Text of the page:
Time Travel: Message from the Morning Man by Kojo Yankson


Time Travel: Message from the Morning Man
by Kojo Yankson
12th December 2016

Last night, I caught a film on TV called Edge of Tomorrow, starring Tom Cruise and Emily Blunt. It’s a rather interesting high concept science fiction movie. Tom Cruise plays a man who finds himself reliving the same day over and over again. On this day, the soldiers of Earth are battling an alien invasion, and the aliens are winning. Every time Tom Cruise’s character re-lives this day, he takes note of how events unfold, and he uses that knowledge the next time around to fight the aliens more effectively.

I thoroughly enjoyed the movie, and my imagination couldn’t resist toying with the idea: what would I do with such a power? If I could relive 2015 for example, knowing what I know now, what would I do differently? Fascinating thought, isn’t it? How about you? What would you do differently if you could go back in time to January 2015?

But let’s come back to reality: the truth is that there is no time machine or – in the case of Tom Cruise’s character -alien blood (don’t ask) that can send you back in time and give you a second chance to relive any part of your life. Once time is gone, it’s gone. That is why it is the scarcest resource in the world. You can’t store it, you can’t trade it, and you can’t get it back once you use it. Each day, we are all given the same amount of it. The difference between those who succeed in life and those who don’t is in what you spend yours on.

So none of us will get the chance to relive last year, unfortunately. We remain trapped in the present, and 2016 remains stretched out before us like a long, narrow, winding path through an unruly thicket. We have no idea of what lurks behind the next corner, or what danger awaits us in the days to come. We have no way of knowing what the future holds. Or do we?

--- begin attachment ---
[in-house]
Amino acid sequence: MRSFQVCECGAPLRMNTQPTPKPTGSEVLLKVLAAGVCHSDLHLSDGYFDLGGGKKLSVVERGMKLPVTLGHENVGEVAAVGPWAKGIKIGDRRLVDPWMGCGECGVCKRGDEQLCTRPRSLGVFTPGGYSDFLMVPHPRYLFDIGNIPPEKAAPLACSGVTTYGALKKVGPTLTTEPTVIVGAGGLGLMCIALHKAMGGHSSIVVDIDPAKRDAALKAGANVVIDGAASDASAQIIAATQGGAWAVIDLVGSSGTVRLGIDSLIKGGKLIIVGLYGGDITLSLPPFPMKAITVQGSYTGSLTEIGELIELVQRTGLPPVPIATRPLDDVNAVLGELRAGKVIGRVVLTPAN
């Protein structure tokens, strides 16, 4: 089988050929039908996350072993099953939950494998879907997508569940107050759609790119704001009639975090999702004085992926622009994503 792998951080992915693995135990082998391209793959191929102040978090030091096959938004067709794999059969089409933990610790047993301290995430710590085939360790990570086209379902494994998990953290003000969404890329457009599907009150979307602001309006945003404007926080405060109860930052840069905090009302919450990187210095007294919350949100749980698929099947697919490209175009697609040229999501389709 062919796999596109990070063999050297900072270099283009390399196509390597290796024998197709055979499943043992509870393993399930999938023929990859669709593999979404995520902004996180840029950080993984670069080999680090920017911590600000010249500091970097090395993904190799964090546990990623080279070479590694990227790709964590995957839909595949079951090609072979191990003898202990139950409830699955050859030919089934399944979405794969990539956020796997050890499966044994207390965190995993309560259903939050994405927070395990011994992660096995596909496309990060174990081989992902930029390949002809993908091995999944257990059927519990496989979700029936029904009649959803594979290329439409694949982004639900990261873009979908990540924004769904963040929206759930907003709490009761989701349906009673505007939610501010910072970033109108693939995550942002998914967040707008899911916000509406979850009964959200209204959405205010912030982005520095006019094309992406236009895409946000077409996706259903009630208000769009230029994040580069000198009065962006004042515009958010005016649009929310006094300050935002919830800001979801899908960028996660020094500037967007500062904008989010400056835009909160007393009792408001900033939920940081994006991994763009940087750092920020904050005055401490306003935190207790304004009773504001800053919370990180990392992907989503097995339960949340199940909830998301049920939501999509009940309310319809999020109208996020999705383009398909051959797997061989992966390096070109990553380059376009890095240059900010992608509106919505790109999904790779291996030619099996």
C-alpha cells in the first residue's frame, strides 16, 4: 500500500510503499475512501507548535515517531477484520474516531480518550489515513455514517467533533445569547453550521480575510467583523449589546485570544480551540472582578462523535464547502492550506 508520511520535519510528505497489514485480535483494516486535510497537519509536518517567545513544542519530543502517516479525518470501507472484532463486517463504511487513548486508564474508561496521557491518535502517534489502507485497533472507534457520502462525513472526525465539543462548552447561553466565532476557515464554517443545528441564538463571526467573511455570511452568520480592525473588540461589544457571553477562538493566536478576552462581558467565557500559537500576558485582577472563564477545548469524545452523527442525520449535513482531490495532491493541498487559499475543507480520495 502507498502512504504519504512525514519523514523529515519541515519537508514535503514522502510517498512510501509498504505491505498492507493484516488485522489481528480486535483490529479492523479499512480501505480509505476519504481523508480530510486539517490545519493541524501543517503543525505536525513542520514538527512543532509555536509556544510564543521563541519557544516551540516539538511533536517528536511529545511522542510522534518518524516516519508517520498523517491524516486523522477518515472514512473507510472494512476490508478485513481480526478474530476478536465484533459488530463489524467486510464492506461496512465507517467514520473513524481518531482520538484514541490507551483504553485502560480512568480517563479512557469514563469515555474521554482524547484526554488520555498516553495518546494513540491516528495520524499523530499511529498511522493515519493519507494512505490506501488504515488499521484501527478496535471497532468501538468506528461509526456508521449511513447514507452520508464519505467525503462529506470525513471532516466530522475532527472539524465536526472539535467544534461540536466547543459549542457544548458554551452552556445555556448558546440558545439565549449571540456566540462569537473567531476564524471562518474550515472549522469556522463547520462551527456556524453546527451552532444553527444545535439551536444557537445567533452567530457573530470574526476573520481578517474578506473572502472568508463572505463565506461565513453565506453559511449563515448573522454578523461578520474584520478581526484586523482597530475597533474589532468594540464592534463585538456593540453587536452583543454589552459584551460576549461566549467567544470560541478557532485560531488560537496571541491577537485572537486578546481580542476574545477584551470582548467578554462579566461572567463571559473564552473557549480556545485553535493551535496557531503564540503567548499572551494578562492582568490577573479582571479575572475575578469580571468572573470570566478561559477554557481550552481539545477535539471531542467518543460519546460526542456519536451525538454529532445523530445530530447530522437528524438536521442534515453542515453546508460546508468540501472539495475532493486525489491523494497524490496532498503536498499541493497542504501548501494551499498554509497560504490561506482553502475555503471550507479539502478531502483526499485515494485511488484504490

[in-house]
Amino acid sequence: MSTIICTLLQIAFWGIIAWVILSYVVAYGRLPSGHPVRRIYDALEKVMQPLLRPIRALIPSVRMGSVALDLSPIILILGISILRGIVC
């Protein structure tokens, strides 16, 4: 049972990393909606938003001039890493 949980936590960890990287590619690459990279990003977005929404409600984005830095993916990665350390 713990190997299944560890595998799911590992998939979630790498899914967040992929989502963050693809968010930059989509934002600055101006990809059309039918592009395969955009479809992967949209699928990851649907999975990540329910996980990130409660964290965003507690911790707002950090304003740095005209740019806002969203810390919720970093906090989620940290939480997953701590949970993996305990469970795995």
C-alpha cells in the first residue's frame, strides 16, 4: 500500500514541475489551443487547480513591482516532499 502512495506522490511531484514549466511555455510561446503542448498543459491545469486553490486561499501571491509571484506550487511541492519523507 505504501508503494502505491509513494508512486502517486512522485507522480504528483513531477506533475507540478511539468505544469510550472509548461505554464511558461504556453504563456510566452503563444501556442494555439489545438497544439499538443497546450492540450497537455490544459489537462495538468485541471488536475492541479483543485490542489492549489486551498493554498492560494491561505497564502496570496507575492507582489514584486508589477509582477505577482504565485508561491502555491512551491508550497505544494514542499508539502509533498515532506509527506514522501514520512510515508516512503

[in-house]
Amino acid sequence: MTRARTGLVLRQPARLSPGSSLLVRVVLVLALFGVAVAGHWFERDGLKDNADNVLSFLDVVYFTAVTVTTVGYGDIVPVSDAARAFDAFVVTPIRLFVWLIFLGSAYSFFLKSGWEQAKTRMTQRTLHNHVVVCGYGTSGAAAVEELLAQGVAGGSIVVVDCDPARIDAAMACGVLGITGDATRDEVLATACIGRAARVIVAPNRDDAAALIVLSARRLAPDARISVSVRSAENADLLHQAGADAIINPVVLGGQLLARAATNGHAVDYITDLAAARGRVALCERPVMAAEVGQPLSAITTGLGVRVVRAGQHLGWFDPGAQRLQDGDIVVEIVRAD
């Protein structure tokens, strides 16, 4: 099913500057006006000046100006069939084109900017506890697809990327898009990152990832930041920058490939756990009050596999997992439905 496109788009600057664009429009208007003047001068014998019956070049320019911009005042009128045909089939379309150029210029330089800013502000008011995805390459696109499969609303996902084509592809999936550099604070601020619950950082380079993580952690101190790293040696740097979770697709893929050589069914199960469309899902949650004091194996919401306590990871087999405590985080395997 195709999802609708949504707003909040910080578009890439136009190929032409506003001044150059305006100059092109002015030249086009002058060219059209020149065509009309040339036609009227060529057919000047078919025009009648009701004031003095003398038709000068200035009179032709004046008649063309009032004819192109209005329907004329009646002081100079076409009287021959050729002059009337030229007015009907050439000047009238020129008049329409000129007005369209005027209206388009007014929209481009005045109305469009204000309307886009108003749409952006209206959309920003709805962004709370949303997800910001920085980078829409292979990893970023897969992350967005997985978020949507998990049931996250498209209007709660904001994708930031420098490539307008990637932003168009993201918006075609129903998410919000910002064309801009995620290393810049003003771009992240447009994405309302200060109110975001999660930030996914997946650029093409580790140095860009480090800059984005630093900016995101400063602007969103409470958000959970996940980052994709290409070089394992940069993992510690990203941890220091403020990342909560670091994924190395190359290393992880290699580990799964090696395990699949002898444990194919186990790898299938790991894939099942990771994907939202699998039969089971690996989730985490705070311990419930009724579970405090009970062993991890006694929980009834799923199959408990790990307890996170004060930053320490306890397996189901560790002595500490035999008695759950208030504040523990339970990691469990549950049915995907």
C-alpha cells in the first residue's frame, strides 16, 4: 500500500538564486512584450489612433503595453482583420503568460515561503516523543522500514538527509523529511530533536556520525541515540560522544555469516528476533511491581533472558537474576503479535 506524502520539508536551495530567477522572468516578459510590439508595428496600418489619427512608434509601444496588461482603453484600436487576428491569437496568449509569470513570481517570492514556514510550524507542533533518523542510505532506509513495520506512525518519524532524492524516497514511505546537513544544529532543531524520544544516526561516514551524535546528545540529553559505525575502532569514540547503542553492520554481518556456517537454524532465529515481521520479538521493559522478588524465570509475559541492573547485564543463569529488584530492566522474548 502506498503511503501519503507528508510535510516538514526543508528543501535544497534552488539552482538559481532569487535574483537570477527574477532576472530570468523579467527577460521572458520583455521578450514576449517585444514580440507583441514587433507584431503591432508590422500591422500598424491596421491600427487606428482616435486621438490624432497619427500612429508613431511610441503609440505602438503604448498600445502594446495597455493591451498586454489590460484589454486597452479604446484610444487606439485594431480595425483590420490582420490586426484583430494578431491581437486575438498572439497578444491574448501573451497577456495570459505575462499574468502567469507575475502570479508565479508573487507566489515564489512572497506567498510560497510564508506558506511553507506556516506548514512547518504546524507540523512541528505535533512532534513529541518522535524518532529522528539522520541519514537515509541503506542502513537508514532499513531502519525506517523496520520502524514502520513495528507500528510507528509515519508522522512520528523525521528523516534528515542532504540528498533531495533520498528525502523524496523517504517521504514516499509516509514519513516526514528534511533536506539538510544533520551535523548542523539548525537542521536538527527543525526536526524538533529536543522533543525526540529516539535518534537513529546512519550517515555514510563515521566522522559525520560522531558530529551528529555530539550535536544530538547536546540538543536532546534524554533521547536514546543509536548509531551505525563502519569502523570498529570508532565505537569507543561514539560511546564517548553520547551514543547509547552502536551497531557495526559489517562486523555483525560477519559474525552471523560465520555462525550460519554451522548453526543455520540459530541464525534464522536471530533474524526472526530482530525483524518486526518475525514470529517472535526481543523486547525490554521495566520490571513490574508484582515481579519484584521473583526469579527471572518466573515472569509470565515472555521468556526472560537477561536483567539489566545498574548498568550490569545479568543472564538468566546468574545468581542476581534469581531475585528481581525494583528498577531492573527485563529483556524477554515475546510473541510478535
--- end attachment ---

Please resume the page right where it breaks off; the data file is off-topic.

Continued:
I’m sure you have heard this popular expression: “The best predictor of future behaviour is past behaviour”. Well, could there be some truth in that? Could we perhaps figure out how 2016 will go for us by studying how 2015 went?

In 2015, the nation was in darkness for two-thirds of the year, one night of rain killed over 150 people, and the cedi spent at least nine months bouncing up and down like a yo-yo. What does that tell us about 2016 though? Can we cast our eyes back over last year and learn enough to safely navigate ourselves and our nation through the unknown pitfalls of 2016? Perhaps we can.

That’s one school of thought. Permit me to suggest another.

One of my favourite Americans was Peter Drucker, the economist and business philosopher. He said, ”trying to predict the future is like trying to drive down a country road at night with no lights while looking out the back window”.

Drucker’s point is that trying to base the future on the past can be a bit hit-and-miss. What if there’s no Dumsor this year? What if it doesn’t rain? What if the cedi rises (ei miracles happen, wai)? What if any of the million things that are not directly under our control happen this year, to send us on a path that is dramatically different from our experiences of last year? What then?

To Peter Drucker, a much safer bet for a better year would be to simply choose that better year for yourself. Take as little or as much guidance from last year as you want, as long as you decide for yourself what kind of year you want to have in 2016, and then spend every second of every minute of every single one of the 354 remaining days making the choices that will win you the year you desire. It’s all down to the choices you make. Every single one of them.

My friends, we really don’t know what’s around the corner. It’s all hidden from us in the darkness. Plus we’re probably looking the wrong way anyway. We can’t peer into a crystal ball and divine our future. Just as we can’t turn back time and relive the past, like Tom Cruise’s character. We can only choose what to do with today. So let’s choose wisely, and win ourselves a great year in 2016.

My name is Kojo Yankson, and the best way to predict the future is to create it.